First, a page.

Viking's Choice: The Best Metal, Punk And Drone Of 2019 : All Songs Considered NPR Music's Lars Gotrich recounts 2019 with psychedelic noise-rock from Brazil, icy minimalism from Sweden, bonkers punk from Boston and anthemic heavy metal from Fresno.

Viking's Choice: The Year In The Loud And The Weird

Viking's Choice: The Year In The Loud And The Weird

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Clockwise from upper left: Fire-Toolz, Maria W Horn, Rakta, Haunt Courtesy of the artists hide caption

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Courtesy of the artists

Viking's Choice went weekly this year, serving up punk, pop, metal, drone and outer sounds like a disastrously delicious all-you-can-eat buffet. There's a brand new streaming playlist every Tuesday, but the real diggers know that the uncut gems were to be found in the mines of Bandcamp — turntable noise, psychedelic cumbia and Auto-Tuned, countrified rock and roll minimalism (no, really). I love sharing this music, and it tickles me that All Songs Considered fans look forward to my annual year-end episode, in which I get to blast Bob Boilen out of the studio.

You'll find no rankings, and certainly nothing from NPR Music's top 25 albums of the year, or any of the other many thoughtful lists we published in December. Instead, there's psychedelic noise-rock from Brazil, icy minimalism from Sweden, bonkers punk from Boston and anthemic heavy metal from Fresno. Listen above, read below — and for more, you can follow my collection on Bandcamp and shuffle through a very long playlist of songs I loved this year.

Previous Viking's Choice year-end episodes: 2018, 2017, 2016, 2015, 2014, 2013, 2011, 2010, 2009, 2008.

A Pregnant Light, Broken Play

You'd be forgiven for not keeping up with Damian Master's every single move. He runs Colloquial Sound Recordings and is involved with a dozen metal, ambient or hardcore-punk bands. But his premier project is A Pregnant Light, where Master's endless creativity and shameless bravado coalesce into a rugged beauty. On Broken Play, in particular, metallic post-punk hooks batter Slayer- and Celtic Frost-worshipping riffs and Codeine comedowns with songs about romance, faith and optimism in the face of trials and tribulations.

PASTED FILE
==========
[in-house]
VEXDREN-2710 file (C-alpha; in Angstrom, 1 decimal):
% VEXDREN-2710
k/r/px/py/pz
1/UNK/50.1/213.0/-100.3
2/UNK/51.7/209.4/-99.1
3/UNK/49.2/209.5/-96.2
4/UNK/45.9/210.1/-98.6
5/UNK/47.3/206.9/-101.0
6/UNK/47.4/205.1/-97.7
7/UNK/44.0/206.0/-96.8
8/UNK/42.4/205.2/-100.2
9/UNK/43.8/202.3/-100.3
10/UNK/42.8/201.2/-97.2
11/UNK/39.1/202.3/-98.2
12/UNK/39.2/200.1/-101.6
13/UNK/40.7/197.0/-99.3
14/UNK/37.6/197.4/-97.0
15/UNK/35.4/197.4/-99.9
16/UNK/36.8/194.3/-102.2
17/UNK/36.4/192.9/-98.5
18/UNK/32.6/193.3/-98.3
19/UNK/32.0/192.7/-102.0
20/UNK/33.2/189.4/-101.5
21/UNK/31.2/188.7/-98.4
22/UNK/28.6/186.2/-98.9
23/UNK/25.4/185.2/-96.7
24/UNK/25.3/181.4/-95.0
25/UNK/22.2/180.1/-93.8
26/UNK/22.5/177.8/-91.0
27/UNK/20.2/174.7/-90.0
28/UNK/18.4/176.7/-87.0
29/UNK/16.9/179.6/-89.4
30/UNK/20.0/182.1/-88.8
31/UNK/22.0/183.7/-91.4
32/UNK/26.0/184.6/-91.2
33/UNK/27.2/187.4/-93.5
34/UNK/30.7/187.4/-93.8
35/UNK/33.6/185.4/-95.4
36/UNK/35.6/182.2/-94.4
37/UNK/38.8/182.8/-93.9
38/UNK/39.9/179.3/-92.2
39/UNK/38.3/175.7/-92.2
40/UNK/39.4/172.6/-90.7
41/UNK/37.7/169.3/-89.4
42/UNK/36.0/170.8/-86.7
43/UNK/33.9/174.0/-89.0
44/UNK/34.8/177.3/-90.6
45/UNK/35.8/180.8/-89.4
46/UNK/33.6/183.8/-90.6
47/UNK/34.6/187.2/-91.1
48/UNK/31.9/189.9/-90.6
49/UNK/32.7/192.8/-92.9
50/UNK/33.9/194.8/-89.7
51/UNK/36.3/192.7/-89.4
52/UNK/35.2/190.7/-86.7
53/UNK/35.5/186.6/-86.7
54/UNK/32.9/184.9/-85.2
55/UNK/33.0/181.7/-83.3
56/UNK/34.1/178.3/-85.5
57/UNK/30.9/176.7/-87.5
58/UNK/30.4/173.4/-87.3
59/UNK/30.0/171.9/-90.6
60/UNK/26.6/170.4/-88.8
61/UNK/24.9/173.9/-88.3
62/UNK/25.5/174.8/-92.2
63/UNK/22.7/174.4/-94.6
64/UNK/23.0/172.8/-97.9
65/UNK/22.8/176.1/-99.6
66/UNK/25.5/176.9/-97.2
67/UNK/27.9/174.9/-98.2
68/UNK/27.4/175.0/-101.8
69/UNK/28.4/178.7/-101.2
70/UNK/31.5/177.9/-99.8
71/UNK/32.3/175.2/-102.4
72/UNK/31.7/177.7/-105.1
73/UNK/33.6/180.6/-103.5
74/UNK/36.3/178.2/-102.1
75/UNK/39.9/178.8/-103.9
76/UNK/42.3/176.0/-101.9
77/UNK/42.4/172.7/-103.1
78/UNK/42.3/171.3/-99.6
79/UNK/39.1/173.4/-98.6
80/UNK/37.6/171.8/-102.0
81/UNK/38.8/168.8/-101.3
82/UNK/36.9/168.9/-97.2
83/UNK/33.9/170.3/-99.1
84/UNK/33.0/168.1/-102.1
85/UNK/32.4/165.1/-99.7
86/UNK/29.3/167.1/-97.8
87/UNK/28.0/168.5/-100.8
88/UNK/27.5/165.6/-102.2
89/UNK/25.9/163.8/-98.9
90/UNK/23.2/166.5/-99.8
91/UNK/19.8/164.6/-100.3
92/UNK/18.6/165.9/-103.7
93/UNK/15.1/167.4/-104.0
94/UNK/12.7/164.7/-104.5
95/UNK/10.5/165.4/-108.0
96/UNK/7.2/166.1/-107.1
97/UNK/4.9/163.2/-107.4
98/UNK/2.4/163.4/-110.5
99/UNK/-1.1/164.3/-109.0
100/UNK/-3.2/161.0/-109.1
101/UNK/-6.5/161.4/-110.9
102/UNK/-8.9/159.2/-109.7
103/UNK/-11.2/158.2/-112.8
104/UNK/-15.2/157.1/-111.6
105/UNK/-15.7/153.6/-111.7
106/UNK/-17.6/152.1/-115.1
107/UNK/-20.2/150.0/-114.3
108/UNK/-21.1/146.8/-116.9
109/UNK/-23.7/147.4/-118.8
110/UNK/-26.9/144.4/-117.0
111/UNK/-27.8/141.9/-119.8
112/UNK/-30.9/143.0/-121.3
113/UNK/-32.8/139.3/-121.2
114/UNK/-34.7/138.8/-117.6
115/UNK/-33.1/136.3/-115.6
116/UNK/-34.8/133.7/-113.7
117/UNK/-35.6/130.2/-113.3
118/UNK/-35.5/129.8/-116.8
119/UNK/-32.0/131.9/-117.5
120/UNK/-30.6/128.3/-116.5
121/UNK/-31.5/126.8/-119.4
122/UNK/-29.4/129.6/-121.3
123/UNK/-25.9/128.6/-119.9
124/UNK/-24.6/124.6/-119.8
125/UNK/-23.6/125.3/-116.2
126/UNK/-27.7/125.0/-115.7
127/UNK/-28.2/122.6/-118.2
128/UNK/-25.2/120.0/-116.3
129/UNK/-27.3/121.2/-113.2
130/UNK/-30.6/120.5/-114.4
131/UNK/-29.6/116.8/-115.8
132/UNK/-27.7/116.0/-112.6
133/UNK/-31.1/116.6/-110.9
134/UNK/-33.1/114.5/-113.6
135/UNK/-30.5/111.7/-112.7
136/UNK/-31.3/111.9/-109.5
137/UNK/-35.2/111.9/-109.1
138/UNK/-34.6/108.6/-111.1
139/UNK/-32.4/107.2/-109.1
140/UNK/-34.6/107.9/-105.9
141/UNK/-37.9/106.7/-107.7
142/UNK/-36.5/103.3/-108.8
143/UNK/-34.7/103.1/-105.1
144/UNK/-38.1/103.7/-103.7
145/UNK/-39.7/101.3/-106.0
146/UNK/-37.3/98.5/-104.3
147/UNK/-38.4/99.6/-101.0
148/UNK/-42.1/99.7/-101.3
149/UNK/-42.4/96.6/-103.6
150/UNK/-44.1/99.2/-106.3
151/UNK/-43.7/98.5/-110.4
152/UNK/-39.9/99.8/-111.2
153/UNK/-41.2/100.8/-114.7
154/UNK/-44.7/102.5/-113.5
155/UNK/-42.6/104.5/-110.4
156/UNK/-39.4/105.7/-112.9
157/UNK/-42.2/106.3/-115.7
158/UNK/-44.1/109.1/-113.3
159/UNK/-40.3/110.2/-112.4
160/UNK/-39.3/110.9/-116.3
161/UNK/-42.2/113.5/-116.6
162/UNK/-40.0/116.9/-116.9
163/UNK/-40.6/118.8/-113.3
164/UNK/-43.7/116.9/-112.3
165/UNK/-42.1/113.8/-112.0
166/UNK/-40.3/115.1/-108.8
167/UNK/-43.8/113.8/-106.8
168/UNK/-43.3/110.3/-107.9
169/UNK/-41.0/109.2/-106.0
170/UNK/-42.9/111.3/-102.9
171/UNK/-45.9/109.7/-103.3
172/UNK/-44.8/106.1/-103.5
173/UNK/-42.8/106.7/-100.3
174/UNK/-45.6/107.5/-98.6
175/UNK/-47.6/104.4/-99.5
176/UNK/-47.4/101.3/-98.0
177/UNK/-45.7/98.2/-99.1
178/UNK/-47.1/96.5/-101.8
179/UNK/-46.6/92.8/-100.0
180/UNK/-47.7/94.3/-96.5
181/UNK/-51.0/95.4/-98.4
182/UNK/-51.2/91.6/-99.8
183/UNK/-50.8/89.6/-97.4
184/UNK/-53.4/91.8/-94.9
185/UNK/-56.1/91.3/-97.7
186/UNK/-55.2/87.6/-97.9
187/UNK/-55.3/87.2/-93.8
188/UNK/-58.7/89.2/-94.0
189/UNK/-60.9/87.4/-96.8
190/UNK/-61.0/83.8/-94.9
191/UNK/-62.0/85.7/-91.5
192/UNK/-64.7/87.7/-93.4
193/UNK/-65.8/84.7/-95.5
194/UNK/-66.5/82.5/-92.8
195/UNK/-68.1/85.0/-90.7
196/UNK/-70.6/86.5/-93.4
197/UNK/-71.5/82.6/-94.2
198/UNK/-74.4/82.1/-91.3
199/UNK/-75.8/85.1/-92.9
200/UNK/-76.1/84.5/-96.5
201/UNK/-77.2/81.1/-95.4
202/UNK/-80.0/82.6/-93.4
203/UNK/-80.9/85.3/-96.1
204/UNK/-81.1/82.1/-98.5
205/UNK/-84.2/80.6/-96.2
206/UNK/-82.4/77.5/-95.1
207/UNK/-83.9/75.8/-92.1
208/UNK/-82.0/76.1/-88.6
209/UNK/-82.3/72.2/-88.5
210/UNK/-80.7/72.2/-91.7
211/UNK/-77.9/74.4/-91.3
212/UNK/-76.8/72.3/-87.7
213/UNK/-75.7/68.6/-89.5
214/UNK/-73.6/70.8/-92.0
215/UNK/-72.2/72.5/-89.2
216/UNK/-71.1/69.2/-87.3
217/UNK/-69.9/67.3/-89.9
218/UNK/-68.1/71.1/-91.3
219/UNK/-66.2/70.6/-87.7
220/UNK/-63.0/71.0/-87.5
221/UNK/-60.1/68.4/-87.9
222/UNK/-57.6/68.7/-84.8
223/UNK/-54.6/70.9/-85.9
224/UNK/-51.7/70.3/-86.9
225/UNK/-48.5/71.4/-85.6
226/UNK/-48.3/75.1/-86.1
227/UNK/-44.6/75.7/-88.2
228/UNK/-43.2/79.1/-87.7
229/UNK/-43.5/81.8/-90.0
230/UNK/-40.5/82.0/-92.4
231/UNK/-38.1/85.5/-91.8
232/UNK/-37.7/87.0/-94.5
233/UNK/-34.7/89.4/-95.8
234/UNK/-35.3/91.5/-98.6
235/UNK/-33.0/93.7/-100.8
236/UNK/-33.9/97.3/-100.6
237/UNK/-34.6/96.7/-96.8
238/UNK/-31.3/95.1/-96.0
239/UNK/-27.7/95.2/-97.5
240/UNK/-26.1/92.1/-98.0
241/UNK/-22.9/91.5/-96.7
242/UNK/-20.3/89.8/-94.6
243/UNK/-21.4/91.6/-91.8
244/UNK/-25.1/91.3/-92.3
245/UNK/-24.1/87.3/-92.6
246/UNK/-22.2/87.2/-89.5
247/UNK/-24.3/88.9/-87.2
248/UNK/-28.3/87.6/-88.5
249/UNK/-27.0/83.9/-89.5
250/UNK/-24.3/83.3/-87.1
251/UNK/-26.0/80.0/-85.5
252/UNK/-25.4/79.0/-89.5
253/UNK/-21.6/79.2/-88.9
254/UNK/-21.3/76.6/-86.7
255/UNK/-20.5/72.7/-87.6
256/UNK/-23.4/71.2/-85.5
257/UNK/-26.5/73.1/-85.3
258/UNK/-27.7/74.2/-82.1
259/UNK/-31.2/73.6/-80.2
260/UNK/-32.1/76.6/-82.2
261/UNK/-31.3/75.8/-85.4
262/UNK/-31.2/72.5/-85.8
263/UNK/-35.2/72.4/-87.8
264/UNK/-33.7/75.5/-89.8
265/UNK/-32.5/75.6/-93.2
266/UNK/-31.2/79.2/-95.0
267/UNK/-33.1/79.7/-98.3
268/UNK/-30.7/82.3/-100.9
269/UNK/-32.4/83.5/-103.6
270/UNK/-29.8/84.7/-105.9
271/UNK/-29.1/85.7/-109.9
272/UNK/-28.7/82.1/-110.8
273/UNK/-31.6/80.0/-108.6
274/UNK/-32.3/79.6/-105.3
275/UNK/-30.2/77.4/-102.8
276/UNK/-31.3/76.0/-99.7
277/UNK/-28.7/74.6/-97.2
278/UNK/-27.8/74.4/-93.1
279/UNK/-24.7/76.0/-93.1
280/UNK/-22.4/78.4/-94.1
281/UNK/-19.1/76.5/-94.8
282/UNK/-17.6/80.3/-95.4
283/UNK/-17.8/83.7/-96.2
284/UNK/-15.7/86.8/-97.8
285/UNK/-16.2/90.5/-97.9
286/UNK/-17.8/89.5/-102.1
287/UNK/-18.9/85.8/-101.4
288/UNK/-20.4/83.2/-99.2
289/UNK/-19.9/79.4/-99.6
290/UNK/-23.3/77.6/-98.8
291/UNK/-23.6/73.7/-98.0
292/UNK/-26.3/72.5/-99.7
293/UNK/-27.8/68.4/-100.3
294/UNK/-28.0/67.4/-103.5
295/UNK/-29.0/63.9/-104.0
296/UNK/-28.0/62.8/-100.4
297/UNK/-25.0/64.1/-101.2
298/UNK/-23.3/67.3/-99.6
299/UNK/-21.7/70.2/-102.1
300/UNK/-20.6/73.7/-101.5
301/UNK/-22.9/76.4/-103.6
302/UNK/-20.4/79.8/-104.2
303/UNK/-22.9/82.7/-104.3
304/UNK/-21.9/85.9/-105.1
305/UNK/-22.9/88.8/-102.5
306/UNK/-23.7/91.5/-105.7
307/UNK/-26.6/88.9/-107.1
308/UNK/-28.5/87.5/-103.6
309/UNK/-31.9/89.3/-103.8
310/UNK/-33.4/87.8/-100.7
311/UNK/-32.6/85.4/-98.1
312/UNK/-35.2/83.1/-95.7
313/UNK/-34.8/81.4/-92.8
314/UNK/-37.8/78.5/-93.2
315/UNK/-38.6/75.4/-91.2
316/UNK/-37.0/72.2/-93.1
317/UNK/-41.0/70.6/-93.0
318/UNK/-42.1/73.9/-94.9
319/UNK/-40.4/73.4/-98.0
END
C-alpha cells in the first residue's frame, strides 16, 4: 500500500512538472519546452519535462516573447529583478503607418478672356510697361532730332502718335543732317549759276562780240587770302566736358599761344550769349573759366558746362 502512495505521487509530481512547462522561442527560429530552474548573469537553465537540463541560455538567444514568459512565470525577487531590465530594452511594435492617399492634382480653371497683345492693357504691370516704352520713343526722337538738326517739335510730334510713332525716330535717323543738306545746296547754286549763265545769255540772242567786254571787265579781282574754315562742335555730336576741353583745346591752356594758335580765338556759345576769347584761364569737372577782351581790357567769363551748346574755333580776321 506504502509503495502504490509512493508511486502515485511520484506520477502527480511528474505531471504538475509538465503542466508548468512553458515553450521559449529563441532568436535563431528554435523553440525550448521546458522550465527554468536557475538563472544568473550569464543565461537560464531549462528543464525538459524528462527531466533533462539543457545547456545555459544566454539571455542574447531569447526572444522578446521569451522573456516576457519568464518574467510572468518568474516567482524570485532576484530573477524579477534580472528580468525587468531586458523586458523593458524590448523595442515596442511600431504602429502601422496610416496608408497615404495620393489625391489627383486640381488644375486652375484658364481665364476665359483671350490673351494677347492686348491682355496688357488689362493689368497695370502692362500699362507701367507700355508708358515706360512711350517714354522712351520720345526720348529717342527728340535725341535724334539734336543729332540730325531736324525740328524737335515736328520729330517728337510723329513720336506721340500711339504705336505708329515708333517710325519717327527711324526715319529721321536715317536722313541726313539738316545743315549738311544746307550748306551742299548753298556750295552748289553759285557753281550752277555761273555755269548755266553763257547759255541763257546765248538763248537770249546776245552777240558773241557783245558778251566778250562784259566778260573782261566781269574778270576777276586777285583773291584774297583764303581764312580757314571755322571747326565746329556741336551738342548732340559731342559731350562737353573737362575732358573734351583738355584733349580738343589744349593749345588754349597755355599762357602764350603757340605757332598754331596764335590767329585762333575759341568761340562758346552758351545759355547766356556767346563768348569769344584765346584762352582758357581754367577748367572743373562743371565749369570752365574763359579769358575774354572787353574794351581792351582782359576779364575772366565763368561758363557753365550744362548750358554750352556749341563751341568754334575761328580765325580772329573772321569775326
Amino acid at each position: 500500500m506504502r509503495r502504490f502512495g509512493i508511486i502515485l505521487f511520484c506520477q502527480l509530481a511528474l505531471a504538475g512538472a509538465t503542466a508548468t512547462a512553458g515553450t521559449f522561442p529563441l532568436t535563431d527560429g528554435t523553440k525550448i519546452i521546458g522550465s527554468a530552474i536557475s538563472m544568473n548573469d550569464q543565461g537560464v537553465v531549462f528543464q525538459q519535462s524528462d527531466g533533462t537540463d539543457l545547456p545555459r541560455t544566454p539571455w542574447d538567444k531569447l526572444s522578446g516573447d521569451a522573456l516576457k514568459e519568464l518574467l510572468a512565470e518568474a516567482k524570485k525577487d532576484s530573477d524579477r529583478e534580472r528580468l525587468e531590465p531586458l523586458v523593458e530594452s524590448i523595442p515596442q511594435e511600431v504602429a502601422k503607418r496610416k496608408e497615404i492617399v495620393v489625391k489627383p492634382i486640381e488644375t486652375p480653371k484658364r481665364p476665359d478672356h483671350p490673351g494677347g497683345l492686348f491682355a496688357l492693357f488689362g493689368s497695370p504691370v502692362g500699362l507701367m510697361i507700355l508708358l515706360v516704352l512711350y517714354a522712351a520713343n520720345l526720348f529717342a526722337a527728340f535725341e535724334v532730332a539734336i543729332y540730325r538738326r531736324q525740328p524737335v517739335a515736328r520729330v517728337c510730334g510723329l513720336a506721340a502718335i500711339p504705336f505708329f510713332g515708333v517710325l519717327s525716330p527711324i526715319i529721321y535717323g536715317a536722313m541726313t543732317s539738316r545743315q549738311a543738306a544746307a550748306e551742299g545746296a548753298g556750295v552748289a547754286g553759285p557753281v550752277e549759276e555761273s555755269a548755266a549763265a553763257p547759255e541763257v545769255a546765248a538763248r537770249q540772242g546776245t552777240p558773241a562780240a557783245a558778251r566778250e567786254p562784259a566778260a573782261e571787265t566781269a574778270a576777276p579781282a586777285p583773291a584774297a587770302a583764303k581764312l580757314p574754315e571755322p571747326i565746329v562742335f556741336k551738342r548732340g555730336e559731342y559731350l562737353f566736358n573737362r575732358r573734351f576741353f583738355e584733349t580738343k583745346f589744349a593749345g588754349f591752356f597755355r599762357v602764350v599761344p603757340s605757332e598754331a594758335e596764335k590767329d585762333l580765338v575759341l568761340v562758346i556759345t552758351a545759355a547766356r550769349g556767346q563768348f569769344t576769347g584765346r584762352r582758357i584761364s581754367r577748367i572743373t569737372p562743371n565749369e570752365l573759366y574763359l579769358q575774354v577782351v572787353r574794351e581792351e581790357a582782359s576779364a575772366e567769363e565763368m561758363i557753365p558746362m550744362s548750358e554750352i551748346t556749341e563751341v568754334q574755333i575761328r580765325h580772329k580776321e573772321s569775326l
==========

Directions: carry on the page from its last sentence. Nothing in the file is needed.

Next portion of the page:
Fire-Toolz, Field Whispers (Into the Crystal Palace)

When I try to describe the simultaneously fantastical and obliterating sounds of Fire-Toolz to folks, I usually throw my hands up — not out of frustration, but from awe. Angel Marcloid has clashed New Age synthscapes, clubby raves, jazz fusion and metal shrieks for a few years now, but Field Whispers (Into the Crystal Palace) goes beyond the mash-up, into an idiosyncratic master's pure creation.

Maria W Horn, Epistasis

Maria W Horn plays with the space between artificiality and reality on her second album in as many years. Epistasis features pieces for string quartet and organ, bookended by two minimalist works for Disklavier. Quiet, yet forceful acoustic elements are wrapped in the sinews of technology to blur composition, especially on the riveting, mournful and menacing title track, which was inspired by the Swedish composer's love of early '90s black and doom metal.

Soul Glo, The N**** in Me Is Me

The N**** in Me Is Me sounds like what a mosh pit feels like — deranged, unpredictable and sure to leave a nasty bruise. In 18 minutes of furious hardcore, rap and noise that just don't let up, Philly's Soul Glo distills the rage and terror of living in America while being black with blunt force: "No more selling off our trauma just to eat trash / Or letting you deny the past to swerve the backlash."

Rakta, Falha Comum

The Brazilian post-punks scaled down to a duo, but opened a festering third eye. The psychedelic noise receptors of a previous decade (think Raccoo-oo-oon and Gowns) run throughout Rakta's Falha Comum, but in levels below, the sinister grooves and cackled reverb inhabit a life all their own with primal incantations to spirits unknown.

Mára, Here Behold Your Own

Few records resonated with me more this year than Faith Coloccia's quiet, droning hymns to her then-unborn son. They are snapshots of a time before parenthood rendered in garbled organ, ambient guitar loops and echoing lullabies — a literal record of memory before a world shifts to new life.

M. Sage, Catch a Blessing

Warm, fuzzy world-building from blocks of sound stretched and warped into a new nostalgia. Matthew Sage, who just closed shop on the adventurous label Patient Sounds after 10 years, pieces together real-life saxophone, woodwind and strings with clouds of electronic fluff and fizz for a dense, deep listen.

Rong, wormhat

Just bonkers. Boston's Rong channels the joyous chaos of Japanese punks Melt-Banana and the aggro skronk of Brainiac with a tad of Deerhoof's weirdo-pop hooks, in what sounds like a swarm of bats fighting a comically large industrial fan... and the bats win. Dissect the noise and you'll find some truly athletic guitar interplay, held together by a sturdy rhythm section and Olivia W-B's vocal acrobatics.

Haunt, If Icarus Could Fly

If a few six-packs of regular beer and a stereo blasting Judas Priest and Iron Maiden is your idea of a perfect Friday night, Haunt can bring the chips. Between Beastmaker, Hysteria and Haunt, guitarist and vocalist Trevor Willam Church is stupidly prolific, which every metal writer is contractually obligated to acknowledge. More than ever, If Icarus Could Fly synthesizes an earnest, studied love for '80s heavy metal, particularly Randy Rhodes-era Ozzy and some Thin Lizzy for good measure, with tons of guitar harmonies and can-crushing anthems, yes, but also a ton of heart.